JERUSALEM—Smarting from a symbolic loss in Israel's parliament, Prime Minister Ariel Sharon today explored ways to widen his tottery coalition while pushing a controversial plan to remove Israeli settlers and soldiers from the Gaza Strip.
Sharon and representatives were holding or planning talks with leaders of opposition factions, including the left-leaning Labor Party, in hopes of expanding the governing coalition that lacks a parliamentary majority.
Ovadia Yosef, the spiritual leader of Shas, an opposition religious party.
The prime minister may not have to broaden his government before Oct. 25, when he plans to present his plan for evacuating the Gaza Strip to the parliament, or Knesset.
Despite fierce resistance to the pullout among hard-liners within his conservative Likud Party and among rightist religious factions, the plan is expected to gain Knesset approval with help from Labor and leftist parties.
Sharon suffered a setback Monday when the Knesset inaugurated its autumn session by voting not to accept the terms of his opening speech, which included an overview of the Gaza pullout. The 53-44 vote carried no legal weight, however.
Opponents of the evacuation plan, which calls for removing all 21 Jewish settlements in Gaza and four others in the West Bank by the end of next year, are urging a nationwide referendum on the proposal. Sharon rejected that idea again today, according to Israeli media.
Some opposition politicians have called for early elections to pick a new government.
Nonetheless, Vice Premier Ehud Olmert said he expects Sharon to stick with plans to get the evacuation approved by the Knesset.
"The question which is currently on the agenda is whether we should enter a stupid months-long elections campaign now, only to end up in the very same situation we are in today, or whether we should create the waves which would allow the prime minister to implement the historic decisions he is leading," Olmert told Israel Radio.
Sharon, who suspended the search for new coalition partners when the Knesset went on recess in August, is expected to resume talks with Labor, though rebellious Likud members have tried to foil such an alliance.
Also today, a car bomb exploded outside a Palestinian police headquarters in Gaza City as a convoy was carrying Moussa Arafat, the top security official in the Gaza Strip and cousin of Palestinian Authority President Yasser Arafat.
Moussa Arafat was not injured in the blast, which appeared aimed against him. He was appointed as head of security in July, a move that angered Palestinian critics who saw him as a symbol of corruption and stoked factional tensions.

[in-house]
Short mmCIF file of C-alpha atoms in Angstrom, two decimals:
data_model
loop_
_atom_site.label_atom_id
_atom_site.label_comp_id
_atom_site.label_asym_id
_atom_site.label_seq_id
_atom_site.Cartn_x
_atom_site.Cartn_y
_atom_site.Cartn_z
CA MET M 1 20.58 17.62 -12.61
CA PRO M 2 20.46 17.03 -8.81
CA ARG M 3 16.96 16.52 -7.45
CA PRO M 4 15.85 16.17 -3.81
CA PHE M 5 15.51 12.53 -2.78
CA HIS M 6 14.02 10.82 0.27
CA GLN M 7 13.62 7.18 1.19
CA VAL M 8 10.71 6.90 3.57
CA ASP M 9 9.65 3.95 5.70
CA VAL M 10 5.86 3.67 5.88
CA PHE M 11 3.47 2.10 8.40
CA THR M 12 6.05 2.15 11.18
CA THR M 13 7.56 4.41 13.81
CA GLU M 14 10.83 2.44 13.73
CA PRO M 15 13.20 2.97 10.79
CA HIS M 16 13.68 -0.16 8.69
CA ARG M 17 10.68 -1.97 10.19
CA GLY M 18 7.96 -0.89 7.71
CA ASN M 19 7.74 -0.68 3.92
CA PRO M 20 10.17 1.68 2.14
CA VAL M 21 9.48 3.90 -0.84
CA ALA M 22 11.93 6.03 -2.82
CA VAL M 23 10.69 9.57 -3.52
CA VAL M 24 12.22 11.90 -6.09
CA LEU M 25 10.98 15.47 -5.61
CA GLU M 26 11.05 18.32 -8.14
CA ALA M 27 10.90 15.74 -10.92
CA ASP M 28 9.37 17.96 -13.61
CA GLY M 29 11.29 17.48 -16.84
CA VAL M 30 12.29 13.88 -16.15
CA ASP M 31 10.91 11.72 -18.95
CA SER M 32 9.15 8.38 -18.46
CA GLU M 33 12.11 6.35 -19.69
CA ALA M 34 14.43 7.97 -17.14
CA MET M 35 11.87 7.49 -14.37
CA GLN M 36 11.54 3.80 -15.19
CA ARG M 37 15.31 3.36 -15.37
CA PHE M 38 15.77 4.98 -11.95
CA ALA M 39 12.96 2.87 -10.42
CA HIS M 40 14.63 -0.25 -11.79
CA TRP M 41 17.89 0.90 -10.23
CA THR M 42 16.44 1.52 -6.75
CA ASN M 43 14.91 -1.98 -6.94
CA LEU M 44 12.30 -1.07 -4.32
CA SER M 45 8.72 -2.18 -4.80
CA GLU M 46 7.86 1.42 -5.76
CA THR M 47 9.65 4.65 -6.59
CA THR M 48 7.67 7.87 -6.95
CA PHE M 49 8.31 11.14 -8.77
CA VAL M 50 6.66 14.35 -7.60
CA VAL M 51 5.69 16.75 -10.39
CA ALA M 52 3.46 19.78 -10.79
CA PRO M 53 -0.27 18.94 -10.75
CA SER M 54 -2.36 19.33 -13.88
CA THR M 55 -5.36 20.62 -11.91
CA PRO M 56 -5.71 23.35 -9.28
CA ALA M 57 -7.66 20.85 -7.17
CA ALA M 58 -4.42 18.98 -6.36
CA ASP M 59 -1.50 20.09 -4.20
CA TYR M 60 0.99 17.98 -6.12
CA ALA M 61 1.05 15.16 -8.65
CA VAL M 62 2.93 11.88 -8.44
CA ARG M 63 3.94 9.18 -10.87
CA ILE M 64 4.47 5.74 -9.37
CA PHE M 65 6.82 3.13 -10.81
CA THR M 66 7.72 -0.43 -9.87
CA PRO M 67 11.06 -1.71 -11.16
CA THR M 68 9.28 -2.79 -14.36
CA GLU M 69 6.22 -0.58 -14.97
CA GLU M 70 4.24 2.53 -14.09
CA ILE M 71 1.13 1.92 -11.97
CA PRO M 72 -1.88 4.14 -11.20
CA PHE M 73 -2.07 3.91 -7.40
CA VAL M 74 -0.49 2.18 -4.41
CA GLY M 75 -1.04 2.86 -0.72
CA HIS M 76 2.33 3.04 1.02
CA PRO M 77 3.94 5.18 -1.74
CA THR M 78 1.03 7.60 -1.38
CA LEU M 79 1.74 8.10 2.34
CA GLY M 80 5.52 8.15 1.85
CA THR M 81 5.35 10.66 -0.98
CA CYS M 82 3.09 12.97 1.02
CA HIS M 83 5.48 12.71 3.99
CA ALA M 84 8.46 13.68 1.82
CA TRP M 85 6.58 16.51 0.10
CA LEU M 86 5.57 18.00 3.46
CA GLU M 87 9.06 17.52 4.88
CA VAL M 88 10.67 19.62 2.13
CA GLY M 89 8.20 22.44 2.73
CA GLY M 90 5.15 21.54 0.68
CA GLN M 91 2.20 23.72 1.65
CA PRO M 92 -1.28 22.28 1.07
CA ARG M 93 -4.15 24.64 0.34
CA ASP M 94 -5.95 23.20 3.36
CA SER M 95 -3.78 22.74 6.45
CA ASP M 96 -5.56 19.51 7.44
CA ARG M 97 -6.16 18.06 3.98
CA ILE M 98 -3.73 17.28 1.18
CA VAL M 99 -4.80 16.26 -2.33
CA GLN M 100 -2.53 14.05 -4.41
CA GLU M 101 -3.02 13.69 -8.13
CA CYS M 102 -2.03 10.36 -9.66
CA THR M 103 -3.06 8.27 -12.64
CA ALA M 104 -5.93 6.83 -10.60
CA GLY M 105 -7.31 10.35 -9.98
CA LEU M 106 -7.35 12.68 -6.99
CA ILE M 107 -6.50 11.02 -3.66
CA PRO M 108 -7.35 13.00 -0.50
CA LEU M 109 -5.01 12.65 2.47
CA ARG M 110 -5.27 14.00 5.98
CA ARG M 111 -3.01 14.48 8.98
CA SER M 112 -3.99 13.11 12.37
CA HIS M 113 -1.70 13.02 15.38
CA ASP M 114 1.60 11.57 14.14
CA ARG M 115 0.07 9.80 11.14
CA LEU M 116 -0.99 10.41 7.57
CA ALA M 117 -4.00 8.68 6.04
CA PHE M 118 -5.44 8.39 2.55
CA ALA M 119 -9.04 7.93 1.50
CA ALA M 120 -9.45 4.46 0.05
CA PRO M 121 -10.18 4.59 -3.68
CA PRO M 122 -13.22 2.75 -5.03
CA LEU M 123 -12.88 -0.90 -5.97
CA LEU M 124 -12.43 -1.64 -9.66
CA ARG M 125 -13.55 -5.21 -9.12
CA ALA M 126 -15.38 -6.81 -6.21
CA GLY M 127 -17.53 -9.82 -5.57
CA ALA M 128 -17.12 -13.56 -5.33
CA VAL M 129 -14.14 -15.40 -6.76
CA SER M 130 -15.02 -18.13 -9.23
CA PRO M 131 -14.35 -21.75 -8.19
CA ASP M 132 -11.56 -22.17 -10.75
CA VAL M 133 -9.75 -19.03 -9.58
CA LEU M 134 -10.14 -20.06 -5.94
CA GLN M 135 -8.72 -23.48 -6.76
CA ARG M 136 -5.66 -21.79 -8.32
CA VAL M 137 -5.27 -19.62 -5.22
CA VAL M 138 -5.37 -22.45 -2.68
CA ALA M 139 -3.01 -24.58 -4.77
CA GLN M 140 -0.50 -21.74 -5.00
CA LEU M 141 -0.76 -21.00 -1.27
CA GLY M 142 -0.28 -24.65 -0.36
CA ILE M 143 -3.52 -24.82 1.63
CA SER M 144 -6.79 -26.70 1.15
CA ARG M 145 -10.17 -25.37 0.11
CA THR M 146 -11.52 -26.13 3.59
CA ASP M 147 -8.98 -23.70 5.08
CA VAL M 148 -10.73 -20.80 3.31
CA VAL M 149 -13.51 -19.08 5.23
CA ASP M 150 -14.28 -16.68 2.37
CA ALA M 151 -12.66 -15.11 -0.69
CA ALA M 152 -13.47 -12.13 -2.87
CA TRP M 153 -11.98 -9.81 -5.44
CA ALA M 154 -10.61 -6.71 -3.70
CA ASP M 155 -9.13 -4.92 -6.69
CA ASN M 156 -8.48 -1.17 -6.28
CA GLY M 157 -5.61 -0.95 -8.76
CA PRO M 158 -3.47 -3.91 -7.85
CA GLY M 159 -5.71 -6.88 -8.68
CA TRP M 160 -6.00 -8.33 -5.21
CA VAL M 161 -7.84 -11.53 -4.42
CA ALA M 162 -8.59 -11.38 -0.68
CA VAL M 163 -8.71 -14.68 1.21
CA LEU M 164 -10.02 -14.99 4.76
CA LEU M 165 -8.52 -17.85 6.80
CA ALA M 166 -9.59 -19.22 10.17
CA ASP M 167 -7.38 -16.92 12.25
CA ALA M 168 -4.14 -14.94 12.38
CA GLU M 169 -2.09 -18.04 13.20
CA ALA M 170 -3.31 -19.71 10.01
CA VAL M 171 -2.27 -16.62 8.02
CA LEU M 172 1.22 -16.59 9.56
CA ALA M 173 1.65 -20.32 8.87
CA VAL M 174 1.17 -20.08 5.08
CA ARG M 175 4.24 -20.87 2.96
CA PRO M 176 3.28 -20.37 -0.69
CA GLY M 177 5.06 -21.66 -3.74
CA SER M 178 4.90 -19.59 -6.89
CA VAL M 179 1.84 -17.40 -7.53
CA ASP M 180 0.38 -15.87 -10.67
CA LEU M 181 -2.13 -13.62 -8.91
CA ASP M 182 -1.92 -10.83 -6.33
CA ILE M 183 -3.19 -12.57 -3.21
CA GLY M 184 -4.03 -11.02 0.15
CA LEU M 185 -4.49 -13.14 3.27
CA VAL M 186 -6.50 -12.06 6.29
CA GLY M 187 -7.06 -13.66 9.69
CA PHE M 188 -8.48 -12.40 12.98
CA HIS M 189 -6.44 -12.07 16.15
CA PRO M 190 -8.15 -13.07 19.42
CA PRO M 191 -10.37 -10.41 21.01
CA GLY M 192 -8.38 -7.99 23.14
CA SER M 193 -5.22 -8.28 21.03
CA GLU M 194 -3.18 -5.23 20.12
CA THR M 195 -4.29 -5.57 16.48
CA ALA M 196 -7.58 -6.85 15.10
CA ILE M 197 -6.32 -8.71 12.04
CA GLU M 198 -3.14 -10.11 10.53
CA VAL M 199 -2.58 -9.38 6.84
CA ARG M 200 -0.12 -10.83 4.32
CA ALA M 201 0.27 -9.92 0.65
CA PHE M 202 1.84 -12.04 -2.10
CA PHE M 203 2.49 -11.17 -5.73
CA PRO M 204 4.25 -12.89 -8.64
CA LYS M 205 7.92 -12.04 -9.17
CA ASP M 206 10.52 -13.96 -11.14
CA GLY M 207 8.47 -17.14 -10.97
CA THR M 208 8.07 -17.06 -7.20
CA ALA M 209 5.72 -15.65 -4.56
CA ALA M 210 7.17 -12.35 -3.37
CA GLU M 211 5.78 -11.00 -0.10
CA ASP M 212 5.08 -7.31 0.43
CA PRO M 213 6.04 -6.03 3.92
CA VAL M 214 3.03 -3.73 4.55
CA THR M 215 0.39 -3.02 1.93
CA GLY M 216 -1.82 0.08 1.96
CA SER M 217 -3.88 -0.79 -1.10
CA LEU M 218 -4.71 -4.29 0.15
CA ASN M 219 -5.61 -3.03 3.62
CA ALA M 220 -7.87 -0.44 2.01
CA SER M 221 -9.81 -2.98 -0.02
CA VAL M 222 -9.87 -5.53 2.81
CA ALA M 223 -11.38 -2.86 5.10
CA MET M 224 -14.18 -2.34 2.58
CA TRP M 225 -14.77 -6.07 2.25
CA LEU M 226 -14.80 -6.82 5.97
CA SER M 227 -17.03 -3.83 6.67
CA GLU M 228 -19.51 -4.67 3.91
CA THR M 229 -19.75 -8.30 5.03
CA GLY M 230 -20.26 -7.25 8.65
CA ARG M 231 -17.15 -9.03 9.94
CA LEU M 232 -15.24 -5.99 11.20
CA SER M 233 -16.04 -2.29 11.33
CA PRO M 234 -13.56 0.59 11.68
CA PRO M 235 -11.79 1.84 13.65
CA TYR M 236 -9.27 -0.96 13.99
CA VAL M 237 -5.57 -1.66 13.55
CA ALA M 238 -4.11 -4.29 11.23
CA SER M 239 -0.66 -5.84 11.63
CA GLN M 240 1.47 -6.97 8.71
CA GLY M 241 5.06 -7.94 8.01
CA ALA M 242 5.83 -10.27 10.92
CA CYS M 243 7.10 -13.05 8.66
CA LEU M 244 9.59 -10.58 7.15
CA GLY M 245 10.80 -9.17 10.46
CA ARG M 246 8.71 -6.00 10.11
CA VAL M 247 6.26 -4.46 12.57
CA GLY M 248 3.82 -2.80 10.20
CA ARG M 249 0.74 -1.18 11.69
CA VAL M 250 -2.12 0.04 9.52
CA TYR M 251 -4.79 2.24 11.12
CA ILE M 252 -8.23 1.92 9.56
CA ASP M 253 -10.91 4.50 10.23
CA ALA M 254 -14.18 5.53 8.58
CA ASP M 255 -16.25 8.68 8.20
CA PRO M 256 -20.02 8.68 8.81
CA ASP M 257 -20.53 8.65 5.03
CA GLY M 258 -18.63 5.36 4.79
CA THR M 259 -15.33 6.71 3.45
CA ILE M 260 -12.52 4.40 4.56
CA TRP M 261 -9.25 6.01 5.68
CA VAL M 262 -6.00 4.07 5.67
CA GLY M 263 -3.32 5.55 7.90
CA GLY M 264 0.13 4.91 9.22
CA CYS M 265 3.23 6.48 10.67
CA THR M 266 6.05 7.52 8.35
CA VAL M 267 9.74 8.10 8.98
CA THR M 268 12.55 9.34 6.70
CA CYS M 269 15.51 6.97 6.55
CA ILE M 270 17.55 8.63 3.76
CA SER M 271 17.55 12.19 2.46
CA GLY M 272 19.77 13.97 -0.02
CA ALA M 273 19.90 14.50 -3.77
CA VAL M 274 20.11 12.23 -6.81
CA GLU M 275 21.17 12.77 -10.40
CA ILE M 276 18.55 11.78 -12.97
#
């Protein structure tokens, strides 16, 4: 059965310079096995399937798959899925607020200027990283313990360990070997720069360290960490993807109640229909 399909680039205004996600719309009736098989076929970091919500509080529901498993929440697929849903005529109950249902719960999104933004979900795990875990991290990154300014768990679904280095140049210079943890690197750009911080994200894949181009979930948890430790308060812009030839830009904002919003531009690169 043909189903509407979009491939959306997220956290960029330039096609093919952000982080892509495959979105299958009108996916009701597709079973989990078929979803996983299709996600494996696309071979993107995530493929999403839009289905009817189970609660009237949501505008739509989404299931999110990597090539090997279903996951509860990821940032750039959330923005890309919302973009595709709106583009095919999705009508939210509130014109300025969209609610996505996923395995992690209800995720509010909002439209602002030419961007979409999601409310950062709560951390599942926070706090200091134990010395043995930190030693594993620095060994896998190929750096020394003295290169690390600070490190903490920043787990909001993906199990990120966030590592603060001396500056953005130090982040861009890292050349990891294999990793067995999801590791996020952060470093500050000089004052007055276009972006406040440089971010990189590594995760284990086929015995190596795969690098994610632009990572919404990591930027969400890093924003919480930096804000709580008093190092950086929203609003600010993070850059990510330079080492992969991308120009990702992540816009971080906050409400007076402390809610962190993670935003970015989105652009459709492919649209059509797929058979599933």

In other developments:
Israel's top military officer told a Knesset committee that the fatal bombings on Egypt's Sinai Peninsula last week likely were in planning for 18 months to two years and financed by extremist Sunni Muslim groups, Israeli media reported.
The army's chief of staff, Lt. Gen. Moshe Yaalon repeated previous Israeli assertions that the attacks against a Hilton hotel in the border town of Taba and two other Sinai sites popular among Israeli tourists were probably the work of Al Qaeda.
Yaalon said the bombings, which killed about three dozen people, were unlike past bombings by Palestinian militants from the West Bank, the media reports said.
United Nations officials said an 11-year-old girl was struck in the chest by gunfire from an Israeli military position as she sat in a U.N. classroom in the Khan Younis refugee camp in southern Gaza.
The girl, Ghadeer Jaber Mokheimer, was hospitalized and in stable condition, according to the U.N. Relief and Works Agency. The agency said two bullets were fired from an Israeli position near a bloc of Jewish settlements and that one of them hit Ghadeer.
The agency said bullets fired by Israeli soldiers have hit students at U.N. schools in southern Gaza four other times since March, 2003.
Israeli military sources said troops fired at a spot from which Palestinian militants had launched mortars at the army post and nearby Israeli communities. The sources said the army was investigating the reports that a civilian was wounded.
The Israeli army said it erred two weeks ago when it said that a videotape shot from an unmanned drone over the Gaza Strip showed militants putting a Kassam rocket into a United Nations ambulance. U.N. officials denied the charge, saying the object was most likely a stretcher. The military conceded that it was not a rocket.